College of Arts and Science Student Absences Policy: Occasions may arise during the academic year that merit the excused absence of a student from a scheduled class or laboratory during which an examination, quiz, or other graded exercise is given. Examples include participation in sponsored University activities (e.g., debate team, varsity sports), observance of religious holidays officially recognized by the University, serious personal problem (e.g., serious illness, the death of a member of the student's family), and matters relating to the student's academic training (e.g., graduate or professional school interviews). While the determination of the merit of a case is left primarily to the discretion and judgment of the individual instructor, conflicts arising from personal travel plans or social obligations are not regarded as occasions that qualify as an excused absence. The primary determination of whether a student's absence from class occurs for a reason that warrants rescheduling a graded exercise for that student is left to the judgment of the individual faculty member. It is the expectation that in making such judgments, a standard of reasonableness will apply. Except in cases of true emergency, student petitions for making up missed graded exercises must be made prior to the missed class, preferably at the beginning of the semester or at the earliest time thereafter when the need to be absent is known to the student.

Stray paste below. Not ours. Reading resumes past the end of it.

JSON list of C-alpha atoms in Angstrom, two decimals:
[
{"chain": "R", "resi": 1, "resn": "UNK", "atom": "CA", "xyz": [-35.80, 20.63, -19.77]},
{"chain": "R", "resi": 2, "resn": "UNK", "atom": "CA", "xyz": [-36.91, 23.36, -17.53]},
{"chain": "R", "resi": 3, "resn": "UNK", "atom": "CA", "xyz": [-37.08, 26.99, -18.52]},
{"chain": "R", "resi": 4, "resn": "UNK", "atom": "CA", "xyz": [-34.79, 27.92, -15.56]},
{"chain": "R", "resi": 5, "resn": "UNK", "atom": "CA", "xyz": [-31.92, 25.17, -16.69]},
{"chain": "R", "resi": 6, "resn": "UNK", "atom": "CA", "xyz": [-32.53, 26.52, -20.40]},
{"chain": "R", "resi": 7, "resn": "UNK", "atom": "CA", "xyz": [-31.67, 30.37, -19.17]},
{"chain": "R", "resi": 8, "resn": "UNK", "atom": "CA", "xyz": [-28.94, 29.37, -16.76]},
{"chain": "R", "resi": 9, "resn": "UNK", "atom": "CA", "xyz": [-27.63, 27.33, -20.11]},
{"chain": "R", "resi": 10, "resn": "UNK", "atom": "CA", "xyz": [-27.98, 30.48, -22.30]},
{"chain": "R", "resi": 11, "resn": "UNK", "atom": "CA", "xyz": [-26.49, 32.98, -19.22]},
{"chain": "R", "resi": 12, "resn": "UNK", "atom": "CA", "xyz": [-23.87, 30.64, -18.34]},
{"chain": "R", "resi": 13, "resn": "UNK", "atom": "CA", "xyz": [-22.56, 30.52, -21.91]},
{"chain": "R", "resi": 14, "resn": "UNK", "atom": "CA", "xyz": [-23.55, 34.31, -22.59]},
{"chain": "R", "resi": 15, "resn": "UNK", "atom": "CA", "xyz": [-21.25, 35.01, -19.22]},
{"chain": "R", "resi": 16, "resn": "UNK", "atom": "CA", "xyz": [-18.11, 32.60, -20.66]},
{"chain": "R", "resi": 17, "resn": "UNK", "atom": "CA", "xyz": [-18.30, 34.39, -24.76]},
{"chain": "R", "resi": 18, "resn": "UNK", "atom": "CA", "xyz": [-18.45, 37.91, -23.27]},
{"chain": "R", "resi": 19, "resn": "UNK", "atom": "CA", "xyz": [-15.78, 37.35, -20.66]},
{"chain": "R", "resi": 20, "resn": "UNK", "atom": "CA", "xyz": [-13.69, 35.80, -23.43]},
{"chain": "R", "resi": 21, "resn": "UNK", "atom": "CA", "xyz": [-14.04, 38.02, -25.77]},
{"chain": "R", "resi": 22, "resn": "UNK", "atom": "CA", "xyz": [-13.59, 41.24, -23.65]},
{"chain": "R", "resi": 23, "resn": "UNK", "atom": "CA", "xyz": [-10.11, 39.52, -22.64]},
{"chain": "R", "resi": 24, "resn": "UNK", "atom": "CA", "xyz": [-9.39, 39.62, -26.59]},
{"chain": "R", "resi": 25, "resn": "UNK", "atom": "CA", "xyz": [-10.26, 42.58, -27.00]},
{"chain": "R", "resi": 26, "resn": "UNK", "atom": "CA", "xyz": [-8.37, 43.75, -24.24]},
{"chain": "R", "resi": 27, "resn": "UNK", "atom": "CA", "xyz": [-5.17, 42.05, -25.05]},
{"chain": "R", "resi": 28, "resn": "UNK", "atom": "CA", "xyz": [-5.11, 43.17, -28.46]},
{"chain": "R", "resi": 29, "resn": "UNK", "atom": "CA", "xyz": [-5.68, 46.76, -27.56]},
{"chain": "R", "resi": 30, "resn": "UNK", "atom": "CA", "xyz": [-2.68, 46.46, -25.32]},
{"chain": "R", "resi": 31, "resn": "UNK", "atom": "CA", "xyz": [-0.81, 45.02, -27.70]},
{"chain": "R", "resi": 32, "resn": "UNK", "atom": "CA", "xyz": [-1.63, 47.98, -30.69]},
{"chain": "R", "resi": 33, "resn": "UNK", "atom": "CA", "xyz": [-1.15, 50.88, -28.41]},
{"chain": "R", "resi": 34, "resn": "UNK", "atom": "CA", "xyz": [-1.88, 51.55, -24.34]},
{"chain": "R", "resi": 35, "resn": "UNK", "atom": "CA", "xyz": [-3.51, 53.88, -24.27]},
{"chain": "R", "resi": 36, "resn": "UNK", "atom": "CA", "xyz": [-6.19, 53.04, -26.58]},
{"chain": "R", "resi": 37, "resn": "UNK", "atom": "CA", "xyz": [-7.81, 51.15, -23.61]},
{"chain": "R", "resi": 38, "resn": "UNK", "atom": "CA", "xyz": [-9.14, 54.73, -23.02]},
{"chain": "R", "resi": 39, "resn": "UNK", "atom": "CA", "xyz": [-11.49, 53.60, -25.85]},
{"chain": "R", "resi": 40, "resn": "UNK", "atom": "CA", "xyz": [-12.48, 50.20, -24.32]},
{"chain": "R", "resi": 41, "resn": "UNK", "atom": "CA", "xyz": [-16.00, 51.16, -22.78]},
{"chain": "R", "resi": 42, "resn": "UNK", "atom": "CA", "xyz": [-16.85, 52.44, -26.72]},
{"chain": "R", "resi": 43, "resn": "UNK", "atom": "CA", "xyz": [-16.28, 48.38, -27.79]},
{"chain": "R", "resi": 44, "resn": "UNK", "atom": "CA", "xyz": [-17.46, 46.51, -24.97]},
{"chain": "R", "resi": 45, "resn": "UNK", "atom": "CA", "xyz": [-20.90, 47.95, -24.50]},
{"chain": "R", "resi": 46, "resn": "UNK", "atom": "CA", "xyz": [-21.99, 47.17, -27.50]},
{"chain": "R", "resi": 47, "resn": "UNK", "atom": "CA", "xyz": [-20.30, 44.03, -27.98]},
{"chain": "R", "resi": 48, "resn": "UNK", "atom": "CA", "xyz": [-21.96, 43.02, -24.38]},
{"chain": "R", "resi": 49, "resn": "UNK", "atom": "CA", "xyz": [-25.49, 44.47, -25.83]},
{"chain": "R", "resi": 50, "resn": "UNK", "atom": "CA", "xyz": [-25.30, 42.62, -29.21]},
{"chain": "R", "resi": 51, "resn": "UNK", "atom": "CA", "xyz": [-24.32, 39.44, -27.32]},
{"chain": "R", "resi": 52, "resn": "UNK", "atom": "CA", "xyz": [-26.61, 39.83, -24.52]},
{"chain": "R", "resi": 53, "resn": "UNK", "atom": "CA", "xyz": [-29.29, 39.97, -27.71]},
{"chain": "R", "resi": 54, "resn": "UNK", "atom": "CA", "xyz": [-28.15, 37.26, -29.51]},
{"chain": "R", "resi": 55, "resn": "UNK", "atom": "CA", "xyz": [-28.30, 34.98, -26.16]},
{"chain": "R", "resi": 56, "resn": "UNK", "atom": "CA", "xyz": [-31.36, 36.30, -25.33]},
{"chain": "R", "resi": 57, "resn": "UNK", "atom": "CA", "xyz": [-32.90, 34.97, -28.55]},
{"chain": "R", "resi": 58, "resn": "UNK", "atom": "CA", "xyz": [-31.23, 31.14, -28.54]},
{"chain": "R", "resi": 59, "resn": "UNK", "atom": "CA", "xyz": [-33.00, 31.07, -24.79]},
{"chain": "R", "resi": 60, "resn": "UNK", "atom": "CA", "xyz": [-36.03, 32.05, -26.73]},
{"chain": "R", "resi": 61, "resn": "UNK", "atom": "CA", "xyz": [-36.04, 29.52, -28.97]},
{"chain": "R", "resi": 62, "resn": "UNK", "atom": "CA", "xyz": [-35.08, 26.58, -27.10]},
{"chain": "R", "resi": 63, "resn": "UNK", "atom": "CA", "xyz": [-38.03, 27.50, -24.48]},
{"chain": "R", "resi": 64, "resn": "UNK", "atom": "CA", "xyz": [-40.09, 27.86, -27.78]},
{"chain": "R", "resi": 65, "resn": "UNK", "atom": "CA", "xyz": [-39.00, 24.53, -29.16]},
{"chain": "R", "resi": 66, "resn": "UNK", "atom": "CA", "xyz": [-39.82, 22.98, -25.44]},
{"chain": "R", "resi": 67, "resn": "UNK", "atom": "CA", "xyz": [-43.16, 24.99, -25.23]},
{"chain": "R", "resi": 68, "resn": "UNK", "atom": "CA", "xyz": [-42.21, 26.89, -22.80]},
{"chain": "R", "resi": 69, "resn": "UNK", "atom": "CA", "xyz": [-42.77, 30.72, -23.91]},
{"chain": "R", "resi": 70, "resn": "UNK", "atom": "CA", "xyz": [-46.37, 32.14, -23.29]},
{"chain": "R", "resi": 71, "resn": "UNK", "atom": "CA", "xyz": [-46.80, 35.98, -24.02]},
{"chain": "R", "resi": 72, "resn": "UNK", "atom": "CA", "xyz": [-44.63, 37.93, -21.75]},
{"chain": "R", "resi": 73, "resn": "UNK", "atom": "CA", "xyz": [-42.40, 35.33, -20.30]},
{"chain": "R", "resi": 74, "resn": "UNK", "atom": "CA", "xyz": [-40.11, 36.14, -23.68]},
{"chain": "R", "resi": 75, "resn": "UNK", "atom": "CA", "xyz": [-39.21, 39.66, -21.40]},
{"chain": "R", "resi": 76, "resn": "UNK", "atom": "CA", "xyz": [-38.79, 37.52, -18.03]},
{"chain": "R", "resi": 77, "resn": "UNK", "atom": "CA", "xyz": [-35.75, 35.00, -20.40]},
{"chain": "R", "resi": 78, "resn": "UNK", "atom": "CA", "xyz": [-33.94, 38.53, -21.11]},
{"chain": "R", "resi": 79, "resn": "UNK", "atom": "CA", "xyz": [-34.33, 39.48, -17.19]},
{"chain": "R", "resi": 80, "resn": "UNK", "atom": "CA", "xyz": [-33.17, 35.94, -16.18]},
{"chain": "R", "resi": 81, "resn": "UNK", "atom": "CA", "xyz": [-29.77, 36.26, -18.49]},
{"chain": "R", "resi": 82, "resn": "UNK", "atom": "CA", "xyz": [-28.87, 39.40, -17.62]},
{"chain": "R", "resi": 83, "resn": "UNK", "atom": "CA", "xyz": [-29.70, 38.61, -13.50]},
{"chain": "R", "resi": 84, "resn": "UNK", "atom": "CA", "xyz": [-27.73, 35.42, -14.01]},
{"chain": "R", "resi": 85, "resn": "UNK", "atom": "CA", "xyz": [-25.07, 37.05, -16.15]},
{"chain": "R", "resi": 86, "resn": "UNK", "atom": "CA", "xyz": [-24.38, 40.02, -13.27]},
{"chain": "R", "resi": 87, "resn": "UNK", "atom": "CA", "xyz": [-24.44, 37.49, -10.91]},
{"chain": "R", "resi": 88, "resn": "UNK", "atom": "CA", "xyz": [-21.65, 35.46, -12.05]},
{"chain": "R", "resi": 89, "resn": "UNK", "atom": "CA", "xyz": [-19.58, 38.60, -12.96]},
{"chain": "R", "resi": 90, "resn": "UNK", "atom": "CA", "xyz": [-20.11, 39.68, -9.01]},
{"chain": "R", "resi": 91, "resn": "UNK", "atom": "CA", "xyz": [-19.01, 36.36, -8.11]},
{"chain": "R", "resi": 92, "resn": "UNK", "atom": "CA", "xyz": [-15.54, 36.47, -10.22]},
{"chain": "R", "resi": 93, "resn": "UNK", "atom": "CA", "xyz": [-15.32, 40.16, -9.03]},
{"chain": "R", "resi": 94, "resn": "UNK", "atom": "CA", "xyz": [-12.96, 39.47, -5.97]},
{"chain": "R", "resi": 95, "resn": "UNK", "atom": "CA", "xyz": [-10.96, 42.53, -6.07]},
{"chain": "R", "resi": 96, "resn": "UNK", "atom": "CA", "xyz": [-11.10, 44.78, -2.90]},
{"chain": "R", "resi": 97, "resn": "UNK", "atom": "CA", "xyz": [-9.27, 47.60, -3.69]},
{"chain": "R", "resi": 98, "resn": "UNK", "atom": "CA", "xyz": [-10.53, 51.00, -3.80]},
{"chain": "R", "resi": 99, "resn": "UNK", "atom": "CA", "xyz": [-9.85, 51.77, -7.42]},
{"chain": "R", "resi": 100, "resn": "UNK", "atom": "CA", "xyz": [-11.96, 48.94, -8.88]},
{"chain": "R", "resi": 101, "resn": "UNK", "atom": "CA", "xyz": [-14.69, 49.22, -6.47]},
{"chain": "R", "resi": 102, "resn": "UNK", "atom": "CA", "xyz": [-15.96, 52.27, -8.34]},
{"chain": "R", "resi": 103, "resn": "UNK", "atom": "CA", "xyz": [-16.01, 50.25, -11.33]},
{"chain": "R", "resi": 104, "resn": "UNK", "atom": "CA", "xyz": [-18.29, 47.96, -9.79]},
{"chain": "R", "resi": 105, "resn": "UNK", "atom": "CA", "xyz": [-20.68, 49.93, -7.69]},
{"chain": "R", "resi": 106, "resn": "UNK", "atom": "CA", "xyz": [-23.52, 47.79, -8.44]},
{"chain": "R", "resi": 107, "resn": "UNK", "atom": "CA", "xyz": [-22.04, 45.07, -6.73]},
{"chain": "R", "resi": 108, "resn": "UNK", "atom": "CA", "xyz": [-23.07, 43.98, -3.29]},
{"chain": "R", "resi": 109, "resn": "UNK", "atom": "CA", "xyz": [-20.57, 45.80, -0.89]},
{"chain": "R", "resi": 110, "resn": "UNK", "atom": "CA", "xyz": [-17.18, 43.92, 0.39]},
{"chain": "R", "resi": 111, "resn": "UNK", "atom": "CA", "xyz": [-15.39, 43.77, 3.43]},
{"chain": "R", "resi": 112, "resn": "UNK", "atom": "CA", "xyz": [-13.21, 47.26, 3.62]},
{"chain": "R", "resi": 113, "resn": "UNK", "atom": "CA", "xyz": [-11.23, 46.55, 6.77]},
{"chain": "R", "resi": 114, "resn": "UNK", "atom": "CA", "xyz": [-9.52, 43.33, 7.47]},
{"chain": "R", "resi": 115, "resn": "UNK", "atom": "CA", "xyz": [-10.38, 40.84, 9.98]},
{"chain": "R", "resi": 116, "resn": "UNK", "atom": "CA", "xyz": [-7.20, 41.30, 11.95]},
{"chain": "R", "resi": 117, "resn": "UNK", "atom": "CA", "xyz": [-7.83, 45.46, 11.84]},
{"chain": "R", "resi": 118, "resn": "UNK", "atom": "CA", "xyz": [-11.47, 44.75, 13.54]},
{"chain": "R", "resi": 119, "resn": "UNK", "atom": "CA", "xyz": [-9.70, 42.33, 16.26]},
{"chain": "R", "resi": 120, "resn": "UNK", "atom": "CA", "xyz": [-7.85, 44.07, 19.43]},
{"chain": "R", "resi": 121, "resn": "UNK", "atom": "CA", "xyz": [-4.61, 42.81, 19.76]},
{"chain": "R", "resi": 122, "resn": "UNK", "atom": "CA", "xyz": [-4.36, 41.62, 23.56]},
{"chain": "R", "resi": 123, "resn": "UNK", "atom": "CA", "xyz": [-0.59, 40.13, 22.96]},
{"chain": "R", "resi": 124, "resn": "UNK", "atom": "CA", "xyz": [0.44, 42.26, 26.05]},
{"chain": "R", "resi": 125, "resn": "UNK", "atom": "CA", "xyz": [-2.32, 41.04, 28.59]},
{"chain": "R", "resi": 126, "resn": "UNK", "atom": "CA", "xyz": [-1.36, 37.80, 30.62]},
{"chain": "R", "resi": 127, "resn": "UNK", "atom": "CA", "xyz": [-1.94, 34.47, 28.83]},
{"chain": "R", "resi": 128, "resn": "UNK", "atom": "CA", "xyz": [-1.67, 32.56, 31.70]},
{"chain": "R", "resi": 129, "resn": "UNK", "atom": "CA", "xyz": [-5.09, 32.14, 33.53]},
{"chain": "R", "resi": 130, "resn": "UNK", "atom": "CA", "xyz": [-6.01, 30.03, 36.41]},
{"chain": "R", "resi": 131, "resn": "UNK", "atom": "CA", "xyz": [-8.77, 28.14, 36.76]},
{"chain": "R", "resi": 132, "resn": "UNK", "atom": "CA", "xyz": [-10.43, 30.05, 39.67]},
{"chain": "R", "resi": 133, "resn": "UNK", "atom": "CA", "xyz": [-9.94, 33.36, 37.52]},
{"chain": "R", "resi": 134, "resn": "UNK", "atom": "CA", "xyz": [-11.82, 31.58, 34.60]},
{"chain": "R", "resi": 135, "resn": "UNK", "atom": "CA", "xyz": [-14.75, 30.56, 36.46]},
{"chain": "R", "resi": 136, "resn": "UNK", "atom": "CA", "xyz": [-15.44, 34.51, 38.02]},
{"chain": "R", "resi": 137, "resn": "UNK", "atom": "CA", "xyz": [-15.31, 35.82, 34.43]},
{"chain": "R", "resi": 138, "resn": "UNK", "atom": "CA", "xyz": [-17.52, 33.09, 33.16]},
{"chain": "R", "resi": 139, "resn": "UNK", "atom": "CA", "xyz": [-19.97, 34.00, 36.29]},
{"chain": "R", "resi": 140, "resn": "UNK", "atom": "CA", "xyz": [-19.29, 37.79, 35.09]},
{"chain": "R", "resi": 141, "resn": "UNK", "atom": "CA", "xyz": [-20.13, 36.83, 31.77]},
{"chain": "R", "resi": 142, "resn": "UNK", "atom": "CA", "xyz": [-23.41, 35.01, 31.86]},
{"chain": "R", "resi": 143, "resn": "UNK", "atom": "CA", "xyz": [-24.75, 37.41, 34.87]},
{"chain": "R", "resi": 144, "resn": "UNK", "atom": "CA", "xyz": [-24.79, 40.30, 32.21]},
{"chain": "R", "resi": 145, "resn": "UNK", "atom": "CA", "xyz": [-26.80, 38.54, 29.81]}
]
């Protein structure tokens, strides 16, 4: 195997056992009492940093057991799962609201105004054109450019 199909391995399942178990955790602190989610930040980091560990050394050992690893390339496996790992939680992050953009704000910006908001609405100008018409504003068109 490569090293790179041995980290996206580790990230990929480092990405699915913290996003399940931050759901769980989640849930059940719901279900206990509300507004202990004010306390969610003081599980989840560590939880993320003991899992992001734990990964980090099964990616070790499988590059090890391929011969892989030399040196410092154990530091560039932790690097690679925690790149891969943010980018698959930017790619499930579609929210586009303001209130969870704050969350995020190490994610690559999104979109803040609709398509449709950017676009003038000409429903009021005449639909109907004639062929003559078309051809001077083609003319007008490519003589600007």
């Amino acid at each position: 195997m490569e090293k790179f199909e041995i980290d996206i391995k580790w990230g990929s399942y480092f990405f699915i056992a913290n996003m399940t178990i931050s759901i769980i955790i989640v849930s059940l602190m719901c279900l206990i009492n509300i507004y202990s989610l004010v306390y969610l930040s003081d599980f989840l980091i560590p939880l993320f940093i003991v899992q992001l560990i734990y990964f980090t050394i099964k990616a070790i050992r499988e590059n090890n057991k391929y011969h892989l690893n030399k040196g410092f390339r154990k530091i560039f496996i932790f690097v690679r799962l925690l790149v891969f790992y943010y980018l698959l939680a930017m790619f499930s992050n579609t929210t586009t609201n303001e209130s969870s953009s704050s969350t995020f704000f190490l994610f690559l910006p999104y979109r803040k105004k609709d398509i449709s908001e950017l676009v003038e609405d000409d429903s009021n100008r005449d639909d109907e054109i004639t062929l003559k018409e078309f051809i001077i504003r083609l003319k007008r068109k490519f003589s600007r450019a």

Vanderbilt University Policy and Accommodation Procedure: If you need course accommodations due to a disability, if you have emergency medical information to share with me, or if you need special arrangements in case the building must be evacuated, please make an appointment with me as soon as possible.
Final Grades: Final grades are calculated as follows using a standard plus/minus grading scale:
1000 Perfect Points are accumulated as follows: Speech 1 = 100 points
900 and above A Speech 2 = 150 points
800 and above B Speech 3 = 200 points
700 and above C Speech 4 = 150 points
600 and above DParticipation = 100 points
599 and below F Exam I = 150 points
Exam II = 150 points
Speech Preparation: At least three days prior to the student's assigned speaking day, he/she must e-mail the instructor (email@example.com) a copy of the speech preparation outline and bibliography. Speeches with outlines/bibliographies that are submitted late will receive a 10% penalty per calendar day late. Following the speech, the speaker will also submit the speaking notes used during the delivery of the speech. All speaking notes are limited to a maximum of one side of an 8½ x 11 piece of paper and must be in outline format.
Speaking Days: Round I - January 22 and 29
Round II - February 12 and 19
Round III - March 12 and 19
Round IV - April 9 and 16
Test Days: Test 1 - February 26
Test 2 - April 2
Library workshop: January 15
Other important dates: January 15 - Last day to declare Pass/Fail status